Commitments and Contingencies
|3 Months Ended
Mar. 31, 2016
|Commitments and Contingencies [Abstract]
|Commitments and Contingencies
(5) Commitments and Contingencies
As of March 31, 2016, we had one uncompleted bonded project and the aggregate bonded amount on this project was approximately $3 million. Our bonded project is the subject of claims and disputes involving the subcontractors associated with the project. We expect this project to be completed in 2016.
We are one of the defendants in a multiple plaintiff wrongful death action in Hawaii related to a fireworks explosion that occurred in April 2011 at a facility operated by a subcontractor, that resulted in the death of five of its employees. The litigation is expected to proceed to trial in 2017. While the results of litigation cannot be predicted with certainty, we do not anticipate that this litigation will have a material adverse effect on our results of operations or financial position.
In March 2013, a lawsuit, Anchorage v. Integrated Concepts and Research Corporation, et al., was filed in the Superior Court for the State of Alaska at Anchorage by the Municipality of Anchorage, Alaska against our wholly owned subsidiary Integrated Concepts and Research Corporation ("ICRC") and two former subcontractors of ICRC (the "Anchorage Lawsuit"). With respect to ICRC, the plaintiff asserts, among other things, breach of contract, professional negligence and negligence in respect of work and services ICRC rendered under the Port of Anchorage Intermodal Expansion Contract with the Maritime Administration, a federal agency with the United States Department of Transportation. ICRC
did not have a contract with the Municipality of Anchorage. In April 2013, ICRC removed the case to the United States District Court for the District of Alaska. ICRC's contract with the Maritime Administration expired on May 31, 2012. The litigation is expected to proceed to trial in 2017. Currently, we cannot predict whether the Anchorage Lawsuit will have a material adverse effect on our results of operations or financial position.
On or about August 21, 2015, a lawsuit, The Charter Oak Fire Insurance Company, The Travelers Indemnity Company of Connecticut and Travelers Property Casualty Company of America v. Integrated Concepts and Research Corporation, VSE Corporation and Municipality of Anchorage, was filed in the United States District Court for the District of Alaska. The plaintiff insurance companies are seeking, among other things, (a) a declaration by the court that there is no defense or indemnity coverage available to ICRC and VSE for the Anchorage Lawsuit under the insurance policies issued by the plaintiffs and (b) reimbursement of defense fees and costs incurred by the plaintiffs in the defense of uncovered claims in respect of the Anchorage Lawsuit.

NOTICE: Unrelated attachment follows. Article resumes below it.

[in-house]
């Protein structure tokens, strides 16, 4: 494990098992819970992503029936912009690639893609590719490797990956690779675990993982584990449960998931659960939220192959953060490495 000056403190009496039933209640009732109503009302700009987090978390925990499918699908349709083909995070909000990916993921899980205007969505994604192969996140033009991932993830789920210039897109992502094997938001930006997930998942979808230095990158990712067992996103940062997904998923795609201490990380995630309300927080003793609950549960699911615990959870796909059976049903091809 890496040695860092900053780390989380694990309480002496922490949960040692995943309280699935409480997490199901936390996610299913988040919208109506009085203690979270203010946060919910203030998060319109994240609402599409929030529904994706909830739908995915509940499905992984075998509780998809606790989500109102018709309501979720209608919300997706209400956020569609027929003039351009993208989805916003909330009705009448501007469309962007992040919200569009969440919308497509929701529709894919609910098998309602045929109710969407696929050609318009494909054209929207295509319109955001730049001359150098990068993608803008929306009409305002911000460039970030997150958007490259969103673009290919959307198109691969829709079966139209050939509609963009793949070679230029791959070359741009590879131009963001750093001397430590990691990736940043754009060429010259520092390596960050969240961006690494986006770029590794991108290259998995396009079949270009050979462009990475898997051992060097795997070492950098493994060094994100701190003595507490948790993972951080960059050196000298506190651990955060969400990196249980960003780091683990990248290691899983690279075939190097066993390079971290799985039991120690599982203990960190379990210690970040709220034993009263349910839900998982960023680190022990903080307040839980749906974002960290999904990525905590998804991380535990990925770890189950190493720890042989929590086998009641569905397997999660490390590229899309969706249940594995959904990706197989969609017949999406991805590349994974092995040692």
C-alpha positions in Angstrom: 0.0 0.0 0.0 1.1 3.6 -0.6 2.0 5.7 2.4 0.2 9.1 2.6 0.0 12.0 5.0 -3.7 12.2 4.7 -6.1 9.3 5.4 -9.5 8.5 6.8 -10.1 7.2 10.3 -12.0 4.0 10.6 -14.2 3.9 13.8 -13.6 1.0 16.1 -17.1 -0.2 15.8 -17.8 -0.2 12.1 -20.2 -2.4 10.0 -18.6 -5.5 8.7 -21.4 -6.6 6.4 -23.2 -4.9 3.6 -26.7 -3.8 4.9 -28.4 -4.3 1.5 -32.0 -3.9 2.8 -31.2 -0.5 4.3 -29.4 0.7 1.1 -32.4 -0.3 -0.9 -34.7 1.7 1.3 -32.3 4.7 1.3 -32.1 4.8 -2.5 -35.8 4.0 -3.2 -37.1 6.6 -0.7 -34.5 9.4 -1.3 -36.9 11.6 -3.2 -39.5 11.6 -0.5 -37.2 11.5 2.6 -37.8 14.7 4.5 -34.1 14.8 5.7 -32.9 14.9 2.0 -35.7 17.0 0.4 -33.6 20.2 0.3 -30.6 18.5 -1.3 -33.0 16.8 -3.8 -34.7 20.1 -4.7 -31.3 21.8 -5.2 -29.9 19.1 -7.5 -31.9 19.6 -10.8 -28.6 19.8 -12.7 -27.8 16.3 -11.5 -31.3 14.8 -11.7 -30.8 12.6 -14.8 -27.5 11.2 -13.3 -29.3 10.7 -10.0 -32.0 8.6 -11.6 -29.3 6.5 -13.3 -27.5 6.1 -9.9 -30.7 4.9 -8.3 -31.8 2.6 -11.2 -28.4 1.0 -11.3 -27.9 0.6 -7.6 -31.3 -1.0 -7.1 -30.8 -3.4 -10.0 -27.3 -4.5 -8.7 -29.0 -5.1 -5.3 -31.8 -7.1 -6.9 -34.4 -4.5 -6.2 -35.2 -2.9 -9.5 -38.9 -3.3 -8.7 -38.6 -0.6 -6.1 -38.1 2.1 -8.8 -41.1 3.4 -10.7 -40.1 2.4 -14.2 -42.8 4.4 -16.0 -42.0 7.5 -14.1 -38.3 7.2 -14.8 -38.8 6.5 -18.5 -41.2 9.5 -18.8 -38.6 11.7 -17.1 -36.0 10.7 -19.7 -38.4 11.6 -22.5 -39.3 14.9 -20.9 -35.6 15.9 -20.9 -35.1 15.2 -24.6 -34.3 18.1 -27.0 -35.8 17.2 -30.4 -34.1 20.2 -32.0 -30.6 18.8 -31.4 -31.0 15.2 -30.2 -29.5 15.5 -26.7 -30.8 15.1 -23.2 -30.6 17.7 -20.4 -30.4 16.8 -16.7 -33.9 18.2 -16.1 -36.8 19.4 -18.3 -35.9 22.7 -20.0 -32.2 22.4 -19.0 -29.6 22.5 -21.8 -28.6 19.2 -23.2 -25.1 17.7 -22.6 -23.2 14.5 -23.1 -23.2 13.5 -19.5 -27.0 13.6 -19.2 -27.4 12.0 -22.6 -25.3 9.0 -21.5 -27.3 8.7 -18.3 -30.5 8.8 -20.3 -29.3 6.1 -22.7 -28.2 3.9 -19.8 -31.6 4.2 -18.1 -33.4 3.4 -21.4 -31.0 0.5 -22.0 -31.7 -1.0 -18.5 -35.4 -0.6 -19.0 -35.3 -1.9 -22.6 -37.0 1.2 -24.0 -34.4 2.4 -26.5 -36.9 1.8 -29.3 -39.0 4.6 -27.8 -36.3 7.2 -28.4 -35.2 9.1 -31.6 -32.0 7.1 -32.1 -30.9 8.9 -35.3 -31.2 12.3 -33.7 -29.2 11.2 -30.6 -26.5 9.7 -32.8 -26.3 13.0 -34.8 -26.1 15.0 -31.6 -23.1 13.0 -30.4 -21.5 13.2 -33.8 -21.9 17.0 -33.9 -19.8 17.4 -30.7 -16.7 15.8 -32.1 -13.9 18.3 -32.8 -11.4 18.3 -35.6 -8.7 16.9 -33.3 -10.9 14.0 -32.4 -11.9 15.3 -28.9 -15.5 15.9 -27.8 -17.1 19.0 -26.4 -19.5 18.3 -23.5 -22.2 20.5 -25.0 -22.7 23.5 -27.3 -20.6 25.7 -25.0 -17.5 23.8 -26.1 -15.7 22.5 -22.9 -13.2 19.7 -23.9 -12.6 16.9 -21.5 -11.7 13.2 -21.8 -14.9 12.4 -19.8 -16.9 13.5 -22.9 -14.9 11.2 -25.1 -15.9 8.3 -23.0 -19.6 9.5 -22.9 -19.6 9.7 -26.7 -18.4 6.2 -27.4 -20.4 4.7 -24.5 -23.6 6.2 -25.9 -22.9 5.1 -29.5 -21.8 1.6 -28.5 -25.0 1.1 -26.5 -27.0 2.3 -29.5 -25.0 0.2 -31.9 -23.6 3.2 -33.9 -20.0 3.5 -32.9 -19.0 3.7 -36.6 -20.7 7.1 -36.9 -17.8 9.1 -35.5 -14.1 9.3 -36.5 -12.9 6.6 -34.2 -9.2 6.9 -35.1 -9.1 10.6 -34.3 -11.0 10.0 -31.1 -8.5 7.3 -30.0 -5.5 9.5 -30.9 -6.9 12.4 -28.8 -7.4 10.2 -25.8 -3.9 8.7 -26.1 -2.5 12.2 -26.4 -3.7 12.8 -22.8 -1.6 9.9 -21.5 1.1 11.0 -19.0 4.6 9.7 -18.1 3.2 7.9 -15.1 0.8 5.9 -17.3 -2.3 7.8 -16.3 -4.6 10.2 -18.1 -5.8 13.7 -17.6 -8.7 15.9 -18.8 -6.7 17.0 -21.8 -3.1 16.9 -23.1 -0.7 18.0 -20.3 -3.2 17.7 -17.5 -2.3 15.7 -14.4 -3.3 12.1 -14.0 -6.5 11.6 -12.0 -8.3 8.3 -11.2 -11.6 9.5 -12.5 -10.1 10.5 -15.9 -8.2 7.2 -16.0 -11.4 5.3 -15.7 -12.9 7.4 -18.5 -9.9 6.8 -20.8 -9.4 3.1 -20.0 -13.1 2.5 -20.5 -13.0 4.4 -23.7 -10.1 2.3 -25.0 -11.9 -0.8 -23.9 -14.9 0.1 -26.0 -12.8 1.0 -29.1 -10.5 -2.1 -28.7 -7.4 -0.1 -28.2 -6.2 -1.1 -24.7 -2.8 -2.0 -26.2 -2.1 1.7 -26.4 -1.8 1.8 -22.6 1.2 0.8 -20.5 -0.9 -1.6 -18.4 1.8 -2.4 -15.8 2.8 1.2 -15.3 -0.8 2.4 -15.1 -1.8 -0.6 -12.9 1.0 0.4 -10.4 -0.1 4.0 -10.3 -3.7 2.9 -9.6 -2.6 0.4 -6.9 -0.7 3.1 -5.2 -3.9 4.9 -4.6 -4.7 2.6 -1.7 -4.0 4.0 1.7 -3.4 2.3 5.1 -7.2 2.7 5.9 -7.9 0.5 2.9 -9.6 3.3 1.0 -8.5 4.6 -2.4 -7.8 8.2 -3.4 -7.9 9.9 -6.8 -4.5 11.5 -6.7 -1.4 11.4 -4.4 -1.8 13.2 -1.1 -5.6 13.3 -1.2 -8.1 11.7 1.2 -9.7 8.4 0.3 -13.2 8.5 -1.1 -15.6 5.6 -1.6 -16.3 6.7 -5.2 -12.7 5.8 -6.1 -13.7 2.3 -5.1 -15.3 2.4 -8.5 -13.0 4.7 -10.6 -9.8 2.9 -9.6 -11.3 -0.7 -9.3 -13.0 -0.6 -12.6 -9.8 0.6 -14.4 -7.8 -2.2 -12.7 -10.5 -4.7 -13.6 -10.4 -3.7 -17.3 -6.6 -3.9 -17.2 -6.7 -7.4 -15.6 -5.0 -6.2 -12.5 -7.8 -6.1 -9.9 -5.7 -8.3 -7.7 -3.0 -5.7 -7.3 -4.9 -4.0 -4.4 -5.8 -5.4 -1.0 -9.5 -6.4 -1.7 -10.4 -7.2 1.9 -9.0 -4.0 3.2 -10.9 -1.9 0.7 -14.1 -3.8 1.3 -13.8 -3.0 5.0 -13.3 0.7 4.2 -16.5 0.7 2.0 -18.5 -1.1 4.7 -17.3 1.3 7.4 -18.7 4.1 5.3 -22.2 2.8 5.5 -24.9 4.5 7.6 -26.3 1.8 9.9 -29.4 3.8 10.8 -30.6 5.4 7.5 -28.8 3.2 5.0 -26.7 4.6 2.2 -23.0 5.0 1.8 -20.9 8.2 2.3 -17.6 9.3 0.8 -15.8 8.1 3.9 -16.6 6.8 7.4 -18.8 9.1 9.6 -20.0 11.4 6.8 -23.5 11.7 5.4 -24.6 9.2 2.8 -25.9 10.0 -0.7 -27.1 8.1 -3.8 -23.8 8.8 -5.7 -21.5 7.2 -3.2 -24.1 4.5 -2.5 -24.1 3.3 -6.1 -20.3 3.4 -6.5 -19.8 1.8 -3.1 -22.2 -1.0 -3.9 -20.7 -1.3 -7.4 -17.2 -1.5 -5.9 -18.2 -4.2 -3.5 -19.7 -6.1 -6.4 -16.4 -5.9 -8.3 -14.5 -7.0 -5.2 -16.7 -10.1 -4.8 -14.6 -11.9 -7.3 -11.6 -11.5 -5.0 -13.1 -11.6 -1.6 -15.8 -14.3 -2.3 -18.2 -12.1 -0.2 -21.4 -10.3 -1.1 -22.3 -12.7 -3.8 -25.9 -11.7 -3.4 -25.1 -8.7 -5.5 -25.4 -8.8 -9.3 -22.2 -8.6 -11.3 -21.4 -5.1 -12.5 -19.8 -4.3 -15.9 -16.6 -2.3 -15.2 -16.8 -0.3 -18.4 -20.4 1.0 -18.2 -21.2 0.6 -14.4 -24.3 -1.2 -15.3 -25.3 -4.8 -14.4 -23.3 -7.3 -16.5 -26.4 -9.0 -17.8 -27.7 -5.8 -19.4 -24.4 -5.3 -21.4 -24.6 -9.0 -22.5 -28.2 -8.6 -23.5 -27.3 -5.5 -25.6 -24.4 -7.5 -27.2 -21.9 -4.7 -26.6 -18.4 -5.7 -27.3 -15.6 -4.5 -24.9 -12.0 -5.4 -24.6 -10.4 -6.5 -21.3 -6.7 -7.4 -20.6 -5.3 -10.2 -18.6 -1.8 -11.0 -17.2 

On or about February 27, 2015, a lawsuit, Heritage Disposal and Storage v. VSE Corporation, was filed in the United States District Court for the District of Nebraska. The litigation subsequently was transferred to the Eastern District of Virginia on November 9, 2015. The lawsuit asserts, among other things, breach of contract for services rendered related to the storage and manipulation of fireworks. The services relate to a prime contract that VSE maintains with the U.S. Bureau of Alcohol Tobacco, Firearms and Explosives. The complaint alleges that VSE has not paid Heritage the full charge for services rendered. The litigation is expected to proceed to trial in the summer of 2016. Currently, we cannot predict whether this litigation will have a material adverse effect on our results of operations or financial position.
In addition to the above-referenced litigations, we have, in the normal course of business, certain claims against us and against other parties and we may be subject to various governmental investigations. In our opinion, the resolution of these litigations, claims and investigations will not have a material adverse effect on our results of operations, cash flows or financial position. However, the results of any legal proceedings cannot be predicted with certainty, therefore, the amount of loss, if any, cannot be reasonably estimated.